Beyond the Volkswagen plant, where crews work like ants constructing the new $1 billion auto assembly plant, a group of hikers marches through the woods.
They stop at a pond, a little body of water loud with the sounds of croaking frogs and tucked away in the county's yet-to-open Enterprise South Nature Park.
The hikers, led by park supervisor Tom Lamb, move under a tent sheltering some chairs.
"Did anybody get lost?" he asks as about 20 people, a mix of adults and children, smelling of bug spray and sunscreen, take their seats.
The pond's slowly moving water swarms with dragonflies and tall blades of grass whip in the wind. Bare trees poke toward the sky like witches' fingers. Not a good place to swim perhaps, but a good place to study water ecosystems.
"It's summertime, I know," Mr. Lamb said, picking up a marker and standing in front of a whiteboard. "Nobody wants to be in school."
Under the tent, Maureen Davis, programming specialist for the Hamilton County Parks and Recreation Department, and local environmental nonprofit director Mary Beth Sutton were waiting for the group.
Ms. Sutton runs Kids for Clean Water, part of Caribbean Student Environmental Alliance, a nonprofit organization that works with island nations on local environmental projects, which is under her watch, too. She was there helping with the county's educational Life in a Pond project.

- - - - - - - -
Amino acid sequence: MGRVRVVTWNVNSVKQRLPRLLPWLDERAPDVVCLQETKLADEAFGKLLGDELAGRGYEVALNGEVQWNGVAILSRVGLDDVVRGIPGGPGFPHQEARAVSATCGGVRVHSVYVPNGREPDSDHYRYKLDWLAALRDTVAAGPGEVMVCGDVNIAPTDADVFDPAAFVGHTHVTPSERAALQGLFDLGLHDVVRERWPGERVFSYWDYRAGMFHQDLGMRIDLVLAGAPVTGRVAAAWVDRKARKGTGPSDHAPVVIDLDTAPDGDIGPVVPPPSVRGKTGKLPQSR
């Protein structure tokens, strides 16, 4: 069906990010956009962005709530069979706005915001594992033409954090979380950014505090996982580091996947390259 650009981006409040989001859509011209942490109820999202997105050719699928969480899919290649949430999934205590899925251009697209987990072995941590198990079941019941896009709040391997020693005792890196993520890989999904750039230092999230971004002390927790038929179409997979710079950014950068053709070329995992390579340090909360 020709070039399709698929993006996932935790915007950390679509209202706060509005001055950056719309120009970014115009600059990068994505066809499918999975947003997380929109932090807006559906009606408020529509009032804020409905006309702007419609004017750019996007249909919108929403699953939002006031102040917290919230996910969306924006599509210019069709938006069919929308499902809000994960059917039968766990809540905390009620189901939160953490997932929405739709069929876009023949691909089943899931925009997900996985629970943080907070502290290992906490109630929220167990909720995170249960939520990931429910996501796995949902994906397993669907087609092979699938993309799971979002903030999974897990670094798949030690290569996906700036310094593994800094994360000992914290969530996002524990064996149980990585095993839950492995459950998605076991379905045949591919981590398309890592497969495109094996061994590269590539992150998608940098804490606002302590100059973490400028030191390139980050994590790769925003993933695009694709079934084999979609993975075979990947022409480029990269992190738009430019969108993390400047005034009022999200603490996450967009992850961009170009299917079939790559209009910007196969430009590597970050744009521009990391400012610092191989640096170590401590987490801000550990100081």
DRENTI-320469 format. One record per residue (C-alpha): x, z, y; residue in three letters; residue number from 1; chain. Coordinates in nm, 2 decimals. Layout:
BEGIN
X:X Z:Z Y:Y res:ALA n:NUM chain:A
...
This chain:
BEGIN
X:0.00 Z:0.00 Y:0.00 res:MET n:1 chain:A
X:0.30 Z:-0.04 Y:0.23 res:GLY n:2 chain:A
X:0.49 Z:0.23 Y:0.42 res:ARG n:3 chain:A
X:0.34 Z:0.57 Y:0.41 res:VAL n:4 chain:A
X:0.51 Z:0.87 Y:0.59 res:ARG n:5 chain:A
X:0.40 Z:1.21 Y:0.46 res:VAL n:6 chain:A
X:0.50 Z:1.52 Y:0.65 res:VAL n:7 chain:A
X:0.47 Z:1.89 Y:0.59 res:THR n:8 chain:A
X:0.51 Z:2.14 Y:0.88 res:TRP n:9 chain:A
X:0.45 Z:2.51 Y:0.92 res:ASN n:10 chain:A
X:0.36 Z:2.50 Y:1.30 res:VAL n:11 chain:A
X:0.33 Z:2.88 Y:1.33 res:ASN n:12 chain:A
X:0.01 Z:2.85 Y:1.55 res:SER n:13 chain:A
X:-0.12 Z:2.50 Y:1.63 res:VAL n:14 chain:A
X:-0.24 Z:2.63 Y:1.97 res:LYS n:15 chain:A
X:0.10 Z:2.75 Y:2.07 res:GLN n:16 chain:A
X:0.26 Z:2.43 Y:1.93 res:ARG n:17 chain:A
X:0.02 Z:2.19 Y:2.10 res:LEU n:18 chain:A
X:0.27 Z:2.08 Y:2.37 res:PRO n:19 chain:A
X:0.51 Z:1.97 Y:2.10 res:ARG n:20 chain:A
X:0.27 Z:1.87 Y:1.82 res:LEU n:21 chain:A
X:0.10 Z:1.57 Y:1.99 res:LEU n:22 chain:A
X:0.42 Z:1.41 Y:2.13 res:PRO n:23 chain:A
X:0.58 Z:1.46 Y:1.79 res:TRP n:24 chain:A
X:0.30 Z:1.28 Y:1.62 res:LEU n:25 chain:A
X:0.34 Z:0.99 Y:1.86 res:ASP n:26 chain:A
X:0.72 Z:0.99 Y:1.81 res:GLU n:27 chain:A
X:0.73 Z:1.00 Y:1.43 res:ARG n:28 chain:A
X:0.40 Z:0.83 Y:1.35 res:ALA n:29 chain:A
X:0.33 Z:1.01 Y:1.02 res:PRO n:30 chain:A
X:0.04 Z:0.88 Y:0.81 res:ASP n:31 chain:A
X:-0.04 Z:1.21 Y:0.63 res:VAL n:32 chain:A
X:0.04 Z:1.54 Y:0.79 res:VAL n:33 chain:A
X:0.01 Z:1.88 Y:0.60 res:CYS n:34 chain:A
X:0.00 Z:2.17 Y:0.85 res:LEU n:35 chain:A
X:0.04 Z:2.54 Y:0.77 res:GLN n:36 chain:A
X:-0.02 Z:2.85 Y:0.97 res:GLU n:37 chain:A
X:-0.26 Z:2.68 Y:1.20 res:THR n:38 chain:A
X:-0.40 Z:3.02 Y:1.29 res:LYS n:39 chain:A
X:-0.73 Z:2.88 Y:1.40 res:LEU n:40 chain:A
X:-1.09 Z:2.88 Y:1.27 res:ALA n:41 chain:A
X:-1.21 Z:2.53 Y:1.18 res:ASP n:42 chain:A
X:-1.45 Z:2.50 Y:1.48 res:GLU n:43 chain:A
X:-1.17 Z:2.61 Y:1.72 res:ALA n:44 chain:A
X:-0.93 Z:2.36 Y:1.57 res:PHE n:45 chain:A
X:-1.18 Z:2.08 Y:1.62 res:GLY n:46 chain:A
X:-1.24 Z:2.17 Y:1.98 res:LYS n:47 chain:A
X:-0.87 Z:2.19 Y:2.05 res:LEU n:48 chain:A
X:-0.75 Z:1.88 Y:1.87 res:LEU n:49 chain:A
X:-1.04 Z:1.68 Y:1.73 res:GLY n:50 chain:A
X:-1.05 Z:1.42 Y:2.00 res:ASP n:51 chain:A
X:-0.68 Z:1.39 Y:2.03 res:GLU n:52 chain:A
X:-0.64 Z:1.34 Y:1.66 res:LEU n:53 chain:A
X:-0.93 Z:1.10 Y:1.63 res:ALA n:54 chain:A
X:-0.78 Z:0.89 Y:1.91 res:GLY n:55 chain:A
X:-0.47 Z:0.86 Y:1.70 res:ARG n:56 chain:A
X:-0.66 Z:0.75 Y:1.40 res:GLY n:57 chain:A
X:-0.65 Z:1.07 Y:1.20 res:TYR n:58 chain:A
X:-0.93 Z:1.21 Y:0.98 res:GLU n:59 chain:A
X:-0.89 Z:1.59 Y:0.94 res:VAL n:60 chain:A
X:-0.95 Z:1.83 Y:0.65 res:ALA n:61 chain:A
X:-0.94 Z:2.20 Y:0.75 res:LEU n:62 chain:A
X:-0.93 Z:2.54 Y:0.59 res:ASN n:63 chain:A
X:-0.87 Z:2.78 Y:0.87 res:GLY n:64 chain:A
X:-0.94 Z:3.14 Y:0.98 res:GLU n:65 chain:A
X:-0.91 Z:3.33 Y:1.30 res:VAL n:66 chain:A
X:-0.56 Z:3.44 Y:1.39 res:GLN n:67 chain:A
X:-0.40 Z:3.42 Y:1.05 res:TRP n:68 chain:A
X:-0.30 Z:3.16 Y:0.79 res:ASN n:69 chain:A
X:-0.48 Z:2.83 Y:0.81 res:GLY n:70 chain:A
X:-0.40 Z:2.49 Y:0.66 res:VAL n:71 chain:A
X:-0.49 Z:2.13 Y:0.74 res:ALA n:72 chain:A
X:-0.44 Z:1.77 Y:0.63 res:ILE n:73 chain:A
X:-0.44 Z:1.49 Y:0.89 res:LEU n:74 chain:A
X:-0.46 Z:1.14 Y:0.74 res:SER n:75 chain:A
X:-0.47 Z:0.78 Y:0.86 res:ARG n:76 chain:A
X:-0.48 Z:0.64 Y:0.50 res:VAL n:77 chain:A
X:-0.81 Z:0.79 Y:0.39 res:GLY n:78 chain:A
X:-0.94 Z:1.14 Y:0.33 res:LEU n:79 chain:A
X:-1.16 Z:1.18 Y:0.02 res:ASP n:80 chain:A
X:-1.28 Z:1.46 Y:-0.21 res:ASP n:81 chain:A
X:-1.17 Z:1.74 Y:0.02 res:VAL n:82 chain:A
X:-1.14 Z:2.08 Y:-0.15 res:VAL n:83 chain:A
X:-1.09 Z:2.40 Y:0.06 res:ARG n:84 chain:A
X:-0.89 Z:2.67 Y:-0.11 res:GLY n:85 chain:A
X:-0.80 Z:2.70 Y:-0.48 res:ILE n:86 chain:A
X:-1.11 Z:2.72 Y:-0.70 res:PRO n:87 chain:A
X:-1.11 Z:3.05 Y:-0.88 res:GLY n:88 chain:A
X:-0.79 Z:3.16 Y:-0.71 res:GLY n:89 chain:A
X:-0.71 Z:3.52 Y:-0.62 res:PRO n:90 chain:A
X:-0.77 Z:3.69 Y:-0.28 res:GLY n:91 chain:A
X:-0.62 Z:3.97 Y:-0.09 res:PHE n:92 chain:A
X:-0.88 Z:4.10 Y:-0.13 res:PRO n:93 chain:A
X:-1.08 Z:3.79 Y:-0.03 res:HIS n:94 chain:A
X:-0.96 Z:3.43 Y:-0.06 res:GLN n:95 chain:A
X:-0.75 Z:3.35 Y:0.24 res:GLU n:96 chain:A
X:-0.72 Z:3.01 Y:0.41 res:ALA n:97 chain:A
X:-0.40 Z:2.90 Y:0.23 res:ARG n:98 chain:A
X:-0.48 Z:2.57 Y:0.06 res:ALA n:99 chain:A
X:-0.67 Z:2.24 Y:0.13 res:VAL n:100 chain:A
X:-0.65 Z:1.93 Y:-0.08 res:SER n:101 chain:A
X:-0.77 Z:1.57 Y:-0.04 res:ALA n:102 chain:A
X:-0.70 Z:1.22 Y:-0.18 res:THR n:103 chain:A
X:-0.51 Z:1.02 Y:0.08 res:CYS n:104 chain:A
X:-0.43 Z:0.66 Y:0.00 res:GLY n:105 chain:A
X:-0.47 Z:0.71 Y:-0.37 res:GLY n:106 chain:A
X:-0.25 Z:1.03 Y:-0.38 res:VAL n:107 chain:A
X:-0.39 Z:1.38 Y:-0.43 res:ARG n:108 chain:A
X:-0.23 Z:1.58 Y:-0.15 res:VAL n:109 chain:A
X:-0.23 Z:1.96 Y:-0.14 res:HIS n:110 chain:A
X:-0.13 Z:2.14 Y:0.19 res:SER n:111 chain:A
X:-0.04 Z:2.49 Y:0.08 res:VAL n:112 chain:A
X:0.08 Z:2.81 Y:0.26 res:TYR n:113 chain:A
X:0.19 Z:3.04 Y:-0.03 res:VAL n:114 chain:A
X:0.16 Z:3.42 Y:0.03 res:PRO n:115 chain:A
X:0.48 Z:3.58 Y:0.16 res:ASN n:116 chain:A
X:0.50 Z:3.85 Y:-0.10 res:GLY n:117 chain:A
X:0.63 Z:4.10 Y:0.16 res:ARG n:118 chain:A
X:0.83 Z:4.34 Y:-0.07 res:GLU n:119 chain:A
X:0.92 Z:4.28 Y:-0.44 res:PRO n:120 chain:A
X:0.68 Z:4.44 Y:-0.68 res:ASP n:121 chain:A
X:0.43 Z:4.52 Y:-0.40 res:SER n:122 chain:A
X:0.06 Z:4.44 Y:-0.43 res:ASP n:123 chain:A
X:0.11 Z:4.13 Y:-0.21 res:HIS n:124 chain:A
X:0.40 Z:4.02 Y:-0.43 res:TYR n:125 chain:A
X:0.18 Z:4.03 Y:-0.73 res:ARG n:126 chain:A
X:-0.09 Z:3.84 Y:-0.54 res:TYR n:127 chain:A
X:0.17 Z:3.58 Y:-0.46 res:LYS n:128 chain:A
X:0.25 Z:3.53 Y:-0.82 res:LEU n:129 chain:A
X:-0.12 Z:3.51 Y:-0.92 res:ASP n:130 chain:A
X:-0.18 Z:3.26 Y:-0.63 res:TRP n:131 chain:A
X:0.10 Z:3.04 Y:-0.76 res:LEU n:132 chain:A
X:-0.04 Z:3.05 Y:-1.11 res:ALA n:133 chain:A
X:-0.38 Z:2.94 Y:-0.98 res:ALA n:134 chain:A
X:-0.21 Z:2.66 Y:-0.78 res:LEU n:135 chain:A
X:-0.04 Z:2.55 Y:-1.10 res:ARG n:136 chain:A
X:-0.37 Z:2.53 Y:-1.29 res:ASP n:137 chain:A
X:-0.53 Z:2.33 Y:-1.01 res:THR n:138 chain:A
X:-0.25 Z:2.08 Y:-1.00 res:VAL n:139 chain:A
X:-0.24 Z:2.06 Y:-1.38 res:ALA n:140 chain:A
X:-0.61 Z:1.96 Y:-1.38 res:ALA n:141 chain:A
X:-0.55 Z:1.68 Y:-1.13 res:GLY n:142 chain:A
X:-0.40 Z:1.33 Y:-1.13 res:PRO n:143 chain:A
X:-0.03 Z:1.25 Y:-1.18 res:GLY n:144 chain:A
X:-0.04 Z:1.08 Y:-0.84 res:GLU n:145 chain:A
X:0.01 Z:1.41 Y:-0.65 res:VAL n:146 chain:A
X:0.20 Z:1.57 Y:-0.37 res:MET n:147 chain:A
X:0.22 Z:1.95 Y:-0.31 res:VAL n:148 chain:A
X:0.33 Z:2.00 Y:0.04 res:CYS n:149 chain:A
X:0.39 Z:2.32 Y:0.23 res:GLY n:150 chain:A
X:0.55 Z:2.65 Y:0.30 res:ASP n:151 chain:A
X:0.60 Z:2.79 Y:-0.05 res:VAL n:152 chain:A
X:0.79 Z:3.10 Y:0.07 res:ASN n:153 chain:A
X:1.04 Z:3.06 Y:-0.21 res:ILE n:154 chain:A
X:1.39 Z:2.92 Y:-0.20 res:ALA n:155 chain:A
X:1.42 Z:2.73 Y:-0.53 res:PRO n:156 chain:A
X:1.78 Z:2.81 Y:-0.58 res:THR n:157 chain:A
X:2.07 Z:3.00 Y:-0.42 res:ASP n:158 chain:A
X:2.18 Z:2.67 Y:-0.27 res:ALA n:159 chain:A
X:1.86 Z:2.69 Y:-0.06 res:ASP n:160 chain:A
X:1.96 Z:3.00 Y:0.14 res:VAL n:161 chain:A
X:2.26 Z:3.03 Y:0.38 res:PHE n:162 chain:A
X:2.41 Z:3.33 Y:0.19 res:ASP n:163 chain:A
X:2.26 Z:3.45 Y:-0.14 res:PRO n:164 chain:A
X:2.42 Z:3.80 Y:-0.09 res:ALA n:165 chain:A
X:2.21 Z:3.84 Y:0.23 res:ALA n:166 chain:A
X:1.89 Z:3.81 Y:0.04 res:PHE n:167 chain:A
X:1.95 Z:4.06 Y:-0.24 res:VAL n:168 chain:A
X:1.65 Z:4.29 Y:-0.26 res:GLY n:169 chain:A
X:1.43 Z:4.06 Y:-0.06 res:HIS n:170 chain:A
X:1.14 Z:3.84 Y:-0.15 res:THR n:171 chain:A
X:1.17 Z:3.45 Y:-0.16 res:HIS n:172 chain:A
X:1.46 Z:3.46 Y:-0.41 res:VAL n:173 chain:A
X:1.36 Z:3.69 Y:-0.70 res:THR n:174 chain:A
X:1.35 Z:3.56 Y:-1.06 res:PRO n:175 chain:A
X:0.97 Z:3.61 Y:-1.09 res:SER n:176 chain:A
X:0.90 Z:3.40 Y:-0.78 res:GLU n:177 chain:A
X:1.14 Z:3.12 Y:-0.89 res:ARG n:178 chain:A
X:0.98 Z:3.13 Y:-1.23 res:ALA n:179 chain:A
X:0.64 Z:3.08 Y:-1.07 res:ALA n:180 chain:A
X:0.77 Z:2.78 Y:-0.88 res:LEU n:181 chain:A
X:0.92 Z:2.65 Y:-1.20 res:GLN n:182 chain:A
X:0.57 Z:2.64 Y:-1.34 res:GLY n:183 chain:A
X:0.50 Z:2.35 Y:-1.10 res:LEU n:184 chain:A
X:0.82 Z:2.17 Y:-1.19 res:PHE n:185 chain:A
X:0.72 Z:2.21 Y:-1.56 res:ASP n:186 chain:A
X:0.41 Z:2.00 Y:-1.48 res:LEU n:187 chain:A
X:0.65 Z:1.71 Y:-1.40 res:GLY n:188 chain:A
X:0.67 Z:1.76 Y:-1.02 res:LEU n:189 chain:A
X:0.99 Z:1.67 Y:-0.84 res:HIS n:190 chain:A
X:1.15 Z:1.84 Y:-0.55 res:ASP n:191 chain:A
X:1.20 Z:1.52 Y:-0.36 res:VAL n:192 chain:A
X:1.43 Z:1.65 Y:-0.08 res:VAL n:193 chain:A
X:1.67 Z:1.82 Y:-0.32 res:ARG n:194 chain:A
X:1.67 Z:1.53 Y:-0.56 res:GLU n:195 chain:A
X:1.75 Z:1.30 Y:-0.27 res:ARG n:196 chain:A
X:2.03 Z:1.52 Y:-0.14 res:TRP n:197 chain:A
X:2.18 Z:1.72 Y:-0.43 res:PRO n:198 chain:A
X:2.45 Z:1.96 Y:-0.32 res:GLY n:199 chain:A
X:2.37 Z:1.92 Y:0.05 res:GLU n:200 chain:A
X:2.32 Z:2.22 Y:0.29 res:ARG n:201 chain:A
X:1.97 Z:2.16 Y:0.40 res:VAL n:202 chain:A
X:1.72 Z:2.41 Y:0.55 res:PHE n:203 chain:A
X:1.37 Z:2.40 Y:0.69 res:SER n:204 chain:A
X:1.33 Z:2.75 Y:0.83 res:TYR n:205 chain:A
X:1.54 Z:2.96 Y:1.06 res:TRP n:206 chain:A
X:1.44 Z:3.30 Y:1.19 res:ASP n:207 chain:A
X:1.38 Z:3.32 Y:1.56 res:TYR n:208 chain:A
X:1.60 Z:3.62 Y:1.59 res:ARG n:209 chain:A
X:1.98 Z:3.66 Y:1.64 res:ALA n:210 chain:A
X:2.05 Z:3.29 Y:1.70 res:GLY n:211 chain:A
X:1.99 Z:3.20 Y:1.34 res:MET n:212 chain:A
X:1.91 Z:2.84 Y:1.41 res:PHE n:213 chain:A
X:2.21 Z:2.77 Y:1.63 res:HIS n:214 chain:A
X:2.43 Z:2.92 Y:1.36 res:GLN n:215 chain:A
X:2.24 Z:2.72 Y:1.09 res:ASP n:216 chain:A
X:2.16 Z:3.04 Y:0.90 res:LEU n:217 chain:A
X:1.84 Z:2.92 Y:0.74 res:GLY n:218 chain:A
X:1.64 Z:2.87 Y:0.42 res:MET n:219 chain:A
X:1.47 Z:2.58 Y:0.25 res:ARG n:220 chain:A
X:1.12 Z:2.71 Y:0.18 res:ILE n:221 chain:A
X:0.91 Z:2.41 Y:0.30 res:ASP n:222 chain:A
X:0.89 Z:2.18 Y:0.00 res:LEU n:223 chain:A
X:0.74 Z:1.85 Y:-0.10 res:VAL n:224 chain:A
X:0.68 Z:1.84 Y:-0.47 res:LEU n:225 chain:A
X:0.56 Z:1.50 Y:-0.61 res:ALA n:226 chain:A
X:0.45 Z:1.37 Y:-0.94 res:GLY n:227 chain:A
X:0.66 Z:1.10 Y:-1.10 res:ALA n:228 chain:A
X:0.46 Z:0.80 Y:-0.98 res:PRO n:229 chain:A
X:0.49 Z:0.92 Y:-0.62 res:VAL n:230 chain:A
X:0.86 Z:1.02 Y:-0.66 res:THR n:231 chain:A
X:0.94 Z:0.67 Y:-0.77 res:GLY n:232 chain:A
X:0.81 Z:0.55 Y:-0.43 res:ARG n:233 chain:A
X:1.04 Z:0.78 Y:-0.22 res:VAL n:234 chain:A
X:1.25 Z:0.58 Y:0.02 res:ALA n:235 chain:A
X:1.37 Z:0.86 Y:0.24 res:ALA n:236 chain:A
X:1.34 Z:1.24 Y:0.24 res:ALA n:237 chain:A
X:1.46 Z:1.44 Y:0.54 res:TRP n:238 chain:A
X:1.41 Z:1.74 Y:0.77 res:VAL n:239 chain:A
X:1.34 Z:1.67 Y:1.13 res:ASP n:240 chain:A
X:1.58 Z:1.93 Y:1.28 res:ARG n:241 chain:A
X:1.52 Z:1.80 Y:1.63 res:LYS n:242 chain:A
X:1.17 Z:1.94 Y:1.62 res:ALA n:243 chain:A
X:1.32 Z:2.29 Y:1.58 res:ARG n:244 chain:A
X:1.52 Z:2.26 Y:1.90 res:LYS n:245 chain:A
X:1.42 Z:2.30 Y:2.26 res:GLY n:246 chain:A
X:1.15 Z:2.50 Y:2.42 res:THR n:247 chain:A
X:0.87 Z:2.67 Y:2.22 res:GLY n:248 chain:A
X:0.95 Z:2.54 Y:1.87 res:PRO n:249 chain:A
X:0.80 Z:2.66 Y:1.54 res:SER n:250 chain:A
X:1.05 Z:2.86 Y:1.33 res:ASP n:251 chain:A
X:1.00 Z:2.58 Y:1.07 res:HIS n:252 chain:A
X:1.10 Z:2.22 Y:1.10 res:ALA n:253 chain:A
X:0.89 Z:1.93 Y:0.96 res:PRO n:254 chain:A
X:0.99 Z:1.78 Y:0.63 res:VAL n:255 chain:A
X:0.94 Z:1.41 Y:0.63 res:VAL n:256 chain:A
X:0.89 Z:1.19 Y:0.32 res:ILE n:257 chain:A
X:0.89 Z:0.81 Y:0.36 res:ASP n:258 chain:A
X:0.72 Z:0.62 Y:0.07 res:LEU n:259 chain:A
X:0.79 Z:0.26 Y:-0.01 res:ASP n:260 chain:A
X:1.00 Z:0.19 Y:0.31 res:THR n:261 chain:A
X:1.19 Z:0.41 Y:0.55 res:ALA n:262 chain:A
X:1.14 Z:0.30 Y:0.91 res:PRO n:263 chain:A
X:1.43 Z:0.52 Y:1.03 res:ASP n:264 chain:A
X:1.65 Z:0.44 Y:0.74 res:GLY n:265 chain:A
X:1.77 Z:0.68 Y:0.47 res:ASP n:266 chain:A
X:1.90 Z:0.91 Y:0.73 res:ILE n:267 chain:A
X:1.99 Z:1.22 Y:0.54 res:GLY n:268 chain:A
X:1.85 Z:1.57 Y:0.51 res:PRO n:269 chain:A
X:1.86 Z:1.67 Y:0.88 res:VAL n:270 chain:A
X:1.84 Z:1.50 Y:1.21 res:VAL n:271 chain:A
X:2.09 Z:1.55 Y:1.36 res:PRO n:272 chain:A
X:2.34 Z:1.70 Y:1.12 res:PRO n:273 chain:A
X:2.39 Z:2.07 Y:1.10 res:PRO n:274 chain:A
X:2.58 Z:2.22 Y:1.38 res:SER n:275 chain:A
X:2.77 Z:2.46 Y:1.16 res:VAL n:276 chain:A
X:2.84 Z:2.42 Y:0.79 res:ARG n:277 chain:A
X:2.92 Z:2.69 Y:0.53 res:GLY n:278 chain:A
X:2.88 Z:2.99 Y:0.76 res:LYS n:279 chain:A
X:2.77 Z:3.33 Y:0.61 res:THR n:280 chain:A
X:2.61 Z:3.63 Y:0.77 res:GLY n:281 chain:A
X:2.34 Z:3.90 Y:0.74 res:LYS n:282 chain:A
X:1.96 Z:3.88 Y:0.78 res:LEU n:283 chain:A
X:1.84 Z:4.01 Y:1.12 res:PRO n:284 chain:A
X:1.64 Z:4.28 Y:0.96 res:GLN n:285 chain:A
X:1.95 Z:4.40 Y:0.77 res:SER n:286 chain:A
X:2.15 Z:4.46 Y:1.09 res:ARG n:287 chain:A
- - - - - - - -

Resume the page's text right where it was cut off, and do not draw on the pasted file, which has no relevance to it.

"Everybody has personal responsibility for keeping the water clean," she said. "Everybody's backyard impacts water because we've shifted from rural populations to urban populations."
She grabbed a long pole with a net on the end. After Mr. Lamb told the children what ecosystems were all about, Ms. Sutton invited the groups to probe the shallows of the murky water, to see how murky it really was, what its pH balance was. She wanted them to know even something as unhandsome as a slow-churning pond teemed with a diversity of life.
The parents looked on. Bryan Phillips was there with his son, Sterling, 13. He said he wanted him to come away from the program more aware that what he does with regard to his environment matters. Preston Lamb, 12, who is the nephew of Tom Lamb, said he learned the biosphere is just another name for Earth and learned the top two polluters are "poop and dirt."
But wasn't he getting short-changed on his summer vacation by learning?
"It's not too bad," he said. "I'm learning stuff but it's not boring stuff. It's pretty interesting."
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